Table of Content

Archive

Spring 2018, Vol. 26 No. 1

Hong Kong J. Dermatol. Venereol. (2018) 26, 19-21


Views and Practice

An iconic memory on skin: airbag deployment and figured burns

D Mullaaziz, EE Çalıkoğlu, S Maden, A Kaptanoğlu

Introduction

Most new car models have driver-side airbags and most of them contain passenger-side as well as side-impact airbags.1,2 Although airbags have been proven to reduce the incidence of life threatening injuries, they have increased the risk of minor injuries such as the skin injuries.3,4 Most airbag-related skin injuries are minor and more than 7% are burns of the upper extremity, head or neck. Fortunately, these are superficial burns that usually require only expectant therapy. However, a high index of suspicion in these circumstances is needed for diagnosis.5 A study of the National Automobile Sampling System (NASS) found that 66% of front seat occupants exposed to an airbag deployment causes a skin injury, 47% of these injuries are attributed directly to the airbag itself.4

Major damage such as bone fractures and cervical spine contusions have been reported.6 Additional potential airbag injuries include retinal damage and high-frequency hearing loss. However, the cutaneous manifestations of airbag injury are less well known.3

Case report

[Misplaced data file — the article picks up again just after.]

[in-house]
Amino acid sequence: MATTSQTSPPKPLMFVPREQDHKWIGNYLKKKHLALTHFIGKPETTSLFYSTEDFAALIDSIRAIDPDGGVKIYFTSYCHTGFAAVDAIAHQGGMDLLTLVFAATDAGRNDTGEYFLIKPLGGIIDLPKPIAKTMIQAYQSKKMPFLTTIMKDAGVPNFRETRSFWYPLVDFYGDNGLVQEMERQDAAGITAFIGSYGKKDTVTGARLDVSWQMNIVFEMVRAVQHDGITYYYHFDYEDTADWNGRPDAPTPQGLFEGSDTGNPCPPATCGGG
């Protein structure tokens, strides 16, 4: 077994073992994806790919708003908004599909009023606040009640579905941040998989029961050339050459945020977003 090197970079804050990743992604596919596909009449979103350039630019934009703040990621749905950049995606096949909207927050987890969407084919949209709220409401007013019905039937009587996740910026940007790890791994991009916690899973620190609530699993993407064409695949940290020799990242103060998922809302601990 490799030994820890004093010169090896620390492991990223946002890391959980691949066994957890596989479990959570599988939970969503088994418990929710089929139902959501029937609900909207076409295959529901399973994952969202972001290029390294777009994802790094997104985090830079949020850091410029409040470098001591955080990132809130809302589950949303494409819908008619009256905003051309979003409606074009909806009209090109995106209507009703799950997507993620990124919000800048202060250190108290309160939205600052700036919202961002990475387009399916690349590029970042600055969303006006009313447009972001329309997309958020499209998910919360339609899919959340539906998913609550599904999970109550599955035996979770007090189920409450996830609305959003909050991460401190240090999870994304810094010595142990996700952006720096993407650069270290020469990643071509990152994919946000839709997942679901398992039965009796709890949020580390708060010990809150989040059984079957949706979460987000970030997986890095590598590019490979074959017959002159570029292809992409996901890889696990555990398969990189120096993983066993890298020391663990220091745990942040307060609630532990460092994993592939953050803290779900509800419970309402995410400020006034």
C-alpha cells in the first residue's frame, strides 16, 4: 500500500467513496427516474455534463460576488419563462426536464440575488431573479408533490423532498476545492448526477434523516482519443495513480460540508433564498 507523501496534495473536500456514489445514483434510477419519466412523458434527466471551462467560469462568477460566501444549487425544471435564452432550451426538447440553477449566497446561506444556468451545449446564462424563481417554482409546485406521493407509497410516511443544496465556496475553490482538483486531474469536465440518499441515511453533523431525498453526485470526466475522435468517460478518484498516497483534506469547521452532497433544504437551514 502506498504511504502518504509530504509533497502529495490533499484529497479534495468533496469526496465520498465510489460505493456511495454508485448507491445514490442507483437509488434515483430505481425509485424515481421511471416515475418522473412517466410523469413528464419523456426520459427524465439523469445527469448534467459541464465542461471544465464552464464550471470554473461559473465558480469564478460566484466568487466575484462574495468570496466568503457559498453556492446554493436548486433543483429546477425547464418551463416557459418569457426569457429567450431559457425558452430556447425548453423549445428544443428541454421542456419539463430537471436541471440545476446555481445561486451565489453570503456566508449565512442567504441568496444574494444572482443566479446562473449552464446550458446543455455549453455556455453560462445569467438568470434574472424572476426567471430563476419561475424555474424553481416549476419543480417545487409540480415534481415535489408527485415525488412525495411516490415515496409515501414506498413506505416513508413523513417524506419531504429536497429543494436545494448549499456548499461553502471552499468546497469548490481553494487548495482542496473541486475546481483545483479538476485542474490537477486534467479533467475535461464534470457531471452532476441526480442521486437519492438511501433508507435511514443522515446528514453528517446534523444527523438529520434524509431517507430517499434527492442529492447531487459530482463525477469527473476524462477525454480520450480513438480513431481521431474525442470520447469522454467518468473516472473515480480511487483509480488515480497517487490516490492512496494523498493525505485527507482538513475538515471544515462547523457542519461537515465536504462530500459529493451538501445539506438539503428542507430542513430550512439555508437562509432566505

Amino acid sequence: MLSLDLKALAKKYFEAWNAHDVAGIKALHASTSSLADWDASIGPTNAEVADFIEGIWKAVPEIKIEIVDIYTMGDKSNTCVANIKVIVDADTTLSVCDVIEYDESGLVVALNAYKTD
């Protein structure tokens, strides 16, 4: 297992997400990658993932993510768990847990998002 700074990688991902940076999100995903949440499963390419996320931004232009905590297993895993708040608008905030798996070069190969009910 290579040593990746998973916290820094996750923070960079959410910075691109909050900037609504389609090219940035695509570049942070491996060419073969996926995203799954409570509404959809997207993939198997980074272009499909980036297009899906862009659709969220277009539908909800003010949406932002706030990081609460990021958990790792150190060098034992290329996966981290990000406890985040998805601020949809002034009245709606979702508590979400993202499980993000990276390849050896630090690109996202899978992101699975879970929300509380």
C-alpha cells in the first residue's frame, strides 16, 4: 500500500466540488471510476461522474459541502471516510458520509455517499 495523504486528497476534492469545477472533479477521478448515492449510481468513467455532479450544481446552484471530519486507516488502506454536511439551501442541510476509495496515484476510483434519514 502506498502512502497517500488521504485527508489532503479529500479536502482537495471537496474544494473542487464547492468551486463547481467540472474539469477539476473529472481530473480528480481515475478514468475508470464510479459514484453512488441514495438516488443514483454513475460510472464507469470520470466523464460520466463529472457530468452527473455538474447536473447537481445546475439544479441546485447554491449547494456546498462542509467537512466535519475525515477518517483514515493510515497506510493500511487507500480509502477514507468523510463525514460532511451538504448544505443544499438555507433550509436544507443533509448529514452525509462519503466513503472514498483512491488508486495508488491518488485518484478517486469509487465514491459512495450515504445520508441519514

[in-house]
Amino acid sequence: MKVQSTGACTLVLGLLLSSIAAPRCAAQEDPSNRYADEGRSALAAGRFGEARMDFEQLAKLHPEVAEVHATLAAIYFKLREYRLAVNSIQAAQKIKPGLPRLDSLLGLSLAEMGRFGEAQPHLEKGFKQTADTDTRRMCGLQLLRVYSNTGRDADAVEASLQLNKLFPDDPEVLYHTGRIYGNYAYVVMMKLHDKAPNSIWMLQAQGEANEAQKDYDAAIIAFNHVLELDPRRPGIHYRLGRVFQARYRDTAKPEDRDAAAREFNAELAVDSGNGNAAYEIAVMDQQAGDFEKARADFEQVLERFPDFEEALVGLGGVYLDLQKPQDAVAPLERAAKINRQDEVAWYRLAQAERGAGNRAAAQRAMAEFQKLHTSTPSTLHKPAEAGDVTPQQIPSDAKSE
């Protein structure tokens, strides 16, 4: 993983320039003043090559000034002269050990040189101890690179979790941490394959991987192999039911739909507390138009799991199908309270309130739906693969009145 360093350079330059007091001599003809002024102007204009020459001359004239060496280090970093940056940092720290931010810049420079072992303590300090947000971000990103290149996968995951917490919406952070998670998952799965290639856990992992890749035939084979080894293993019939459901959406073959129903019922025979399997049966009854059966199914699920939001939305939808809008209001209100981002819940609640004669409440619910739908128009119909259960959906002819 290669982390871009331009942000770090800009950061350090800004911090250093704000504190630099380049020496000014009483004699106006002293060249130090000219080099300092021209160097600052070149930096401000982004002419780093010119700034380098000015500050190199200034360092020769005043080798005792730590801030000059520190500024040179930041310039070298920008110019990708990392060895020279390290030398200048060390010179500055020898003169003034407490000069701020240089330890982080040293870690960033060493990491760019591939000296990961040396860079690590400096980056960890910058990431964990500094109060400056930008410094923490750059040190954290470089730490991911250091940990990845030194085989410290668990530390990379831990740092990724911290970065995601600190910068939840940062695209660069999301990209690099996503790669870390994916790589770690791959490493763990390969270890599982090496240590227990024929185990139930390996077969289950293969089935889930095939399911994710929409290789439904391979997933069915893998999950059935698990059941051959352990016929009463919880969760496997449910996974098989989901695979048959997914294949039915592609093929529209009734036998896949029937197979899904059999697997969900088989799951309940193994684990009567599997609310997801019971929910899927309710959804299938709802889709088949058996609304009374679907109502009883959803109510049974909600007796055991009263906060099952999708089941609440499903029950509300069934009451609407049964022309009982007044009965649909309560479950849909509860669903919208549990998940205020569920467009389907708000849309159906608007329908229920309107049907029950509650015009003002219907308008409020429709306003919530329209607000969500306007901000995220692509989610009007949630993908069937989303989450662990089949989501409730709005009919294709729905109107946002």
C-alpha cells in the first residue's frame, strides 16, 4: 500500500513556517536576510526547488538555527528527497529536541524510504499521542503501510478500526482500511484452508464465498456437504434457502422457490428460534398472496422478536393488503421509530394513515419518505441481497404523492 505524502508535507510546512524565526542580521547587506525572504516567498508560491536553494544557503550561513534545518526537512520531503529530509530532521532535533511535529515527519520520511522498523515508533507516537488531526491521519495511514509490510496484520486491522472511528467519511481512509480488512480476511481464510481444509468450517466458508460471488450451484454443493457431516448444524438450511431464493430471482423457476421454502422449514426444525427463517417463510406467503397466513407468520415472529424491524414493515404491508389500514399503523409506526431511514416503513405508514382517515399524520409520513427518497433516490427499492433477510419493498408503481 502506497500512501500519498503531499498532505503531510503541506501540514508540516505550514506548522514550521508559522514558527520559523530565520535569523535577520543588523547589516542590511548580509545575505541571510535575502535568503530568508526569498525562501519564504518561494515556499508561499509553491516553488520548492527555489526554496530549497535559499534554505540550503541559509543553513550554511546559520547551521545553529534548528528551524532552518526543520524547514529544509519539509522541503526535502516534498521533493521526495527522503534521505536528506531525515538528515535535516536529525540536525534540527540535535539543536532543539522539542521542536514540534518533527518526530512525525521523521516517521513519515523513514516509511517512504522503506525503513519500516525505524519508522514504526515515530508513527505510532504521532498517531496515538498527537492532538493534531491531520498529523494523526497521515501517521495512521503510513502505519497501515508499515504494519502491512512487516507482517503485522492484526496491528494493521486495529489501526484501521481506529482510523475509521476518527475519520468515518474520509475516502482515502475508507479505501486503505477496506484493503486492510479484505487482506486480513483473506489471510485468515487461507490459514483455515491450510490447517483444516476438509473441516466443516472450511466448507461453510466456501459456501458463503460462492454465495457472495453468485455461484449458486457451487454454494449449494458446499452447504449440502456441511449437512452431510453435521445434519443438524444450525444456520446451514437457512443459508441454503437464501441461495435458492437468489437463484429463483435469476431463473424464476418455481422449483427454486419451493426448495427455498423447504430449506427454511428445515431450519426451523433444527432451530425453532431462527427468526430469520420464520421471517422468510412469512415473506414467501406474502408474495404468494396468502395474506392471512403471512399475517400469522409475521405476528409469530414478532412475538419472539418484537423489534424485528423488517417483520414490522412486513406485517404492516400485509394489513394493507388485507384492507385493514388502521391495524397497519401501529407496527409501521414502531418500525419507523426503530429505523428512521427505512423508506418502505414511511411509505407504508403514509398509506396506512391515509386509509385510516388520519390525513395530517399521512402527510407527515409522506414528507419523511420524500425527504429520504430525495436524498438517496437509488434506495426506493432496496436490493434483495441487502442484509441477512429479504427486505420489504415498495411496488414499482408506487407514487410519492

A 38-year-old man was admitted to our polyclinic with a wound on his left arm. He explained that it occured after the accident five days ago. He suffered an injury to the left arm from the sudden deployment and rapid inflation of the airbag in the vehicle that he was driving. Dermatological examination revealed a well-demarcated annular superficial burn with a typical shape showing W figure in the centre and spared skin areas in the elbow flexure of the patient (Figure 1). He was treated with topical antibacterial and moisturising oinments. The burn regressed in two weeks without any scarring.

Figure 1 Well-demarcated annular superficial burn with a typical shape showing W figure in the flexural part of forearm.

Discussion

Airbags are made of nylon and rubber devices and are housed in the centre of the steering wheel. In reality, they do not contain any air. Instead, they are inflatable nylon bags which are filled with combustible gases upon activation of the triggering system. The high temperature gases produce a corrosive alkaline aerosol, which can lead to chemical and thermal burns.2,3,7,8

Airbags reduce the risk of injury in severe car crashes, and the fatality rate may be reduced by around 6% if all cars had airbags as well as seat belts. Airbags are linked to specific injuries in motor vehicle crashes. In this case, the upper limb had a localised superficial burn in accordance with the literature. However, serious injuries directly related to explosive inflation of the airbag have been observed: these include lacerations and other skin lesions, ocular damage, ear lesions, airbag-induced asthma, cranial, cervical, or limb fractures, and even death.1,7

Airbag injury should be added to the list of conditions which can mimic dermatitis artefacta. An irritant contact dermatitis may be caused by the release under pressure of gases and abrasive powders, or in some cases, talc and may result in erythema, purpura or swelling on the arms, upper chest, and face. This usually resolves within a few days with scaling and pigmentation.9

Burns due to airbag deployment are considered to take place in more than 5% of all airbag injuries and typically involve the upper extremities, head or neck. Burns from airbag injuries may be chemical, thermal or frictional, as described below.

Chemical burns